Free music workshops for Culture Night

Classes for children, teenagers and adults, culminating in a free gig

An example of a NameSynth.

An example of a NameSynth.

FREE MUSIC workshops for children, teenagers and adults will take place in the Galway Arts Centre, Dominick Street, on Culture Night, which takes place this Friday, and culminating in a free concert in the venue's galleries.

The day's events start at 5pm with Headford jazz musician Matthew Berrill, who will work with children aged eight and under to create sound and music with simple string and percussion instruments using wood, plastic and string. The group will then create a composition based on a simple narrative, and perform it in the GAC at 6pm. Children must have an adult/guardian to supervise at all times.

At 6pm, Rory Grubb will work with children aged between eight and 12 and their guardians, to build their own rudimentary instruments and explore sound using everyday objects and recycled materials. Each participant will come away having made several instruments and have had some fun playing them together with others. All materials will be provided.

Also at 6pm is NameSynth, an electronic instrument making workshop for those in the 13 years to adults age group, led by sound artist Ed Devane. NameSynth is a simple electronic oscillator circuit based on a 555 timer chip. Its keys are self-adhesive copper letters spelling the participant's name or chosen word. A metal stylus is used to make contact with the keys and produce pitches through a small speaker. Participants will learn the art of soldering, basic electronics, craft, assembly skills, the processes of sound, digital manufacturing, and design.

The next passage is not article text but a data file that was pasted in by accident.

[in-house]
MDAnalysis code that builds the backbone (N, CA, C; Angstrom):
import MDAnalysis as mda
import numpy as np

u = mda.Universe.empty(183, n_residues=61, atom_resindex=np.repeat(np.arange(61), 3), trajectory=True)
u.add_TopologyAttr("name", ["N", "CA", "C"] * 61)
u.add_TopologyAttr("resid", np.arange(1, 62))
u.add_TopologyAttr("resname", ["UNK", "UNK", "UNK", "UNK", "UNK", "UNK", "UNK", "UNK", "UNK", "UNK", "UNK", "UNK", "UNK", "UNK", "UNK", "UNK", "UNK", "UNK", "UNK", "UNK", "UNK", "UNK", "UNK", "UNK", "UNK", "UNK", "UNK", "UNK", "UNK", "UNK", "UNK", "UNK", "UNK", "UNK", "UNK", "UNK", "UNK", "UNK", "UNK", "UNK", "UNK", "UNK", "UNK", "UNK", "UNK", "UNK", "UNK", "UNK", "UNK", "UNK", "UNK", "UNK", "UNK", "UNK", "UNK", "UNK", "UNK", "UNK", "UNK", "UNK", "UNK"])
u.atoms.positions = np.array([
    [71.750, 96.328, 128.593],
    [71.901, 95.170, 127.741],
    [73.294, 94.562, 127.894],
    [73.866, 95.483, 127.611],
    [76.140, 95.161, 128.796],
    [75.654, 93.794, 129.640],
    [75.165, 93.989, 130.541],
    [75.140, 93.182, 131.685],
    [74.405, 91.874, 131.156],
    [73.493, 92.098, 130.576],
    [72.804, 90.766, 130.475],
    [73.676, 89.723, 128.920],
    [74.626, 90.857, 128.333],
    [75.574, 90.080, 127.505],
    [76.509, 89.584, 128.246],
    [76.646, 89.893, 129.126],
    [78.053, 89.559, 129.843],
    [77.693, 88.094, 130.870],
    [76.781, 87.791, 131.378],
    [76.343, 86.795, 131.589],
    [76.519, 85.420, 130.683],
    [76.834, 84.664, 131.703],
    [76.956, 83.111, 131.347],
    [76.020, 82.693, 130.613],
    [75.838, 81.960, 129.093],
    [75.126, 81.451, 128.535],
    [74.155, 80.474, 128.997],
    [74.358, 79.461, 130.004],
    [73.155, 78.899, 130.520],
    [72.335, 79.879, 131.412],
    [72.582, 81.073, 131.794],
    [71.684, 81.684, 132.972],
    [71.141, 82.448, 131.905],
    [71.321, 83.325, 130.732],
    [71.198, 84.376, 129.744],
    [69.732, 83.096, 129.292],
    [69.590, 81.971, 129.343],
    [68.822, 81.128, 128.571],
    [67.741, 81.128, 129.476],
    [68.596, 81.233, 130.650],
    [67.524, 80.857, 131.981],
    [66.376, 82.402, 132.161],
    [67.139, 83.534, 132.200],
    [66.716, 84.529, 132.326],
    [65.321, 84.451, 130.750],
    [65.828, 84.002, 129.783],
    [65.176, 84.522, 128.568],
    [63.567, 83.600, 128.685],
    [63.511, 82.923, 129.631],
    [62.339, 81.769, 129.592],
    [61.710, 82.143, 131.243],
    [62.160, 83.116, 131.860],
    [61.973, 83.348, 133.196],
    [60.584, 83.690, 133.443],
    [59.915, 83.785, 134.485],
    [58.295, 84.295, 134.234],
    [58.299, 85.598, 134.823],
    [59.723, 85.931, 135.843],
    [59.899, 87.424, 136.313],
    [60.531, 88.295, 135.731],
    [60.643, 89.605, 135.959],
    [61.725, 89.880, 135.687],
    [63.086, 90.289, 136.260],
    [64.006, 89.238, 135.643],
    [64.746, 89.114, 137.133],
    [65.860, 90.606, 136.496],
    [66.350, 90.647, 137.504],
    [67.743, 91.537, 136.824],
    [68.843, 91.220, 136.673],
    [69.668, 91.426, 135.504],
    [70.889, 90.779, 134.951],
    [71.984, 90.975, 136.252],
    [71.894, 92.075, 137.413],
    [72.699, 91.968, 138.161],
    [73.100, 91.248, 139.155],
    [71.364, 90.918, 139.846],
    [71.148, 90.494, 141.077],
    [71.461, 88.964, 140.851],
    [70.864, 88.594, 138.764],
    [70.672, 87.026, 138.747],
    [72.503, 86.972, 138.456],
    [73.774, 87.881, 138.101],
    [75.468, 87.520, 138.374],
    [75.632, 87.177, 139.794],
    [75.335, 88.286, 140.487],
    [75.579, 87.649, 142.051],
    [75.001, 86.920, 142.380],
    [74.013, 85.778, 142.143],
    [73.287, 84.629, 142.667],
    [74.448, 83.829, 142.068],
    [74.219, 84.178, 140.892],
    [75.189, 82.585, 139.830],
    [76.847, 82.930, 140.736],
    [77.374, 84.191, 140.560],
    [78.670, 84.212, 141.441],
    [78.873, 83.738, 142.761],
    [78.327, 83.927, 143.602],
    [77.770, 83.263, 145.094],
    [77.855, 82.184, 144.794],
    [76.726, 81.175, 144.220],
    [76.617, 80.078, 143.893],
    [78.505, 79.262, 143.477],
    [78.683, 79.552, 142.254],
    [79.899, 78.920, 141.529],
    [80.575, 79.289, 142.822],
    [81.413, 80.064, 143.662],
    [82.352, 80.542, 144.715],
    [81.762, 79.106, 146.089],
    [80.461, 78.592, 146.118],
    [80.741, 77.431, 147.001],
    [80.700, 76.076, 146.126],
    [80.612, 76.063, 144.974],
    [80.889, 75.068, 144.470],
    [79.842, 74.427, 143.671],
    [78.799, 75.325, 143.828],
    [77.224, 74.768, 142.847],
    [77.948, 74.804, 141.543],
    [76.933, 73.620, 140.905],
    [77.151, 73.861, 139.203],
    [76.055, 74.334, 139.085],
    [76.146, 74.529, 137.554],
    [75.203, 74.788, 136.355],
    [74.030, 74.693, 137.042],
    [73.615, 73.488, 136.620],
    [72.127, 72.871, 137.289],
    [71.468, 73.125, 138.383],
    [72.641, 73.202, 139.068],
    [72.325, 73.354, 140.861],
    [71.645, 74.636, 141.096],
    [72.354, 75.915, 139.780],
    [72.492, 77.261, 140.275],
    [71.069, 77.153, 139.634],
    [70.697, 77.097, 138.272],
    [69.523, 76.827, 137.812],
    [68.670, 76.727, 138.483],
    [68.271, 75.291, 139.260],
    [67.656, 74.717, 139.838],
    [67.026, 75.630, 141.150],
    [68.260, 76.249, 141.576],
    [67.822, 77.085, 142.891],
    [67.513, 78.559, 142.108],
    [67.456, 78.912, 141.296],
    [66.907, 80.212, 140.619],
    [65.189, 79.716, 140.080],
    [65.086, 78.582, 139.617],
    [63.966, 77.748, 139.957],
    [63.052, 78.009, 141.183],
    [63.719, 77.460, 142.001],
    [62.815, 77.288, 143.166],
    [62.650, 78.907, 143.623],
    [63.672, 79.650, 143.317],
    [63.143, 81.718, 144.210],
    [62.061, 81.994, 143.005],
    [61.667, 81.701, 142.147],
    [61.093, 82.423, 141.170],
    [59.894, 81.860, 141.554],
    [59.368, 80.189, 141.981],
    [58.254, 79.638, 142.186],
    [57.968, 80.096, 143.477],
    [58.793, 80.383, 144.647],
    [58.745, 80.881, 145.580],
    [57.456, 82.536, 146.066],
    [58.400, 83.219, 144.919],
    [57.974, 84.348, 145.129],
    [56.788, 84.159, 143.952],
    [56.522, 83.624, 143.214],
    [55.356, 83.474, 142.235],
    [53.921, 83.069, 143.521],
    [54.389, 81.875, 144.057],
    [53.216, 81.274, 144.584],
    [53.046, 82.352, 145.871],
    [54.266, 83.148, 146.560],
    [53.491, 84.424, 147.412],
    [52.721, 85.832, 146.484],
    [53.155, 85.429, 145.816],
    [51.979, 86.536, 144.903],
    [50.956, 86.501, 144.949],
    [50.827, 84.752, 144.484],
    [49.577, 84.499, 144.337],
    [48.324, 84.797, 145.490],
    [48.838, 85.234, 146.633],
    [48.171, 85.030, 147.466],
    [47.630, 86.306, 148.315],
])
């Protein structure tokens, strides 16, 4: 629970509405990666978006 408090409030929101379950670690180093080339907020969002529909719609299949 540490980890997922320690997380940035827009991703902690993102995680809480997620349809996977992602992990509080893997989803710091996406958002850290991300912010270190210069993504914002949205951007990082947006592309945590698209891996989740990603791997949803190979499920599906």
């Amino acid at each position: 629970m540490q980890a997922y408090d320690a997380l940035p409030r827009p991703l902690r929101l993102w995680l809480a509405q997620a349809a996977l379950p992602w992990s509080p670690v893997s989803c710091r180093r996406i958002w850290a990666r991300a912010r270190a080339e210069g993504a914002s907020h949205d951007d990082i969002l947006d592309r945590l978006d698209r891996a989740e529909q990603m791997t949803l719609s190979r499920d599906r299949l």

Free concert @ GAC

At 8pm the public is invited to a free performance and wine reception in the gallery. Ed Devane will perform a 20-minute long improvisation on electronics and Wither Zither, a six stringed zither played with a file that produces rich tonal drones and an array of other sounds. Afterwards, Rory Grubb will play the electric ceramophone, a unique earthenware percussion instrument, conceived and built by the musician himself. Using the resonance of its tuned ceramic pots, he will take the listener on a short, yet intense journey through the sound of earth, metal, and electricity.

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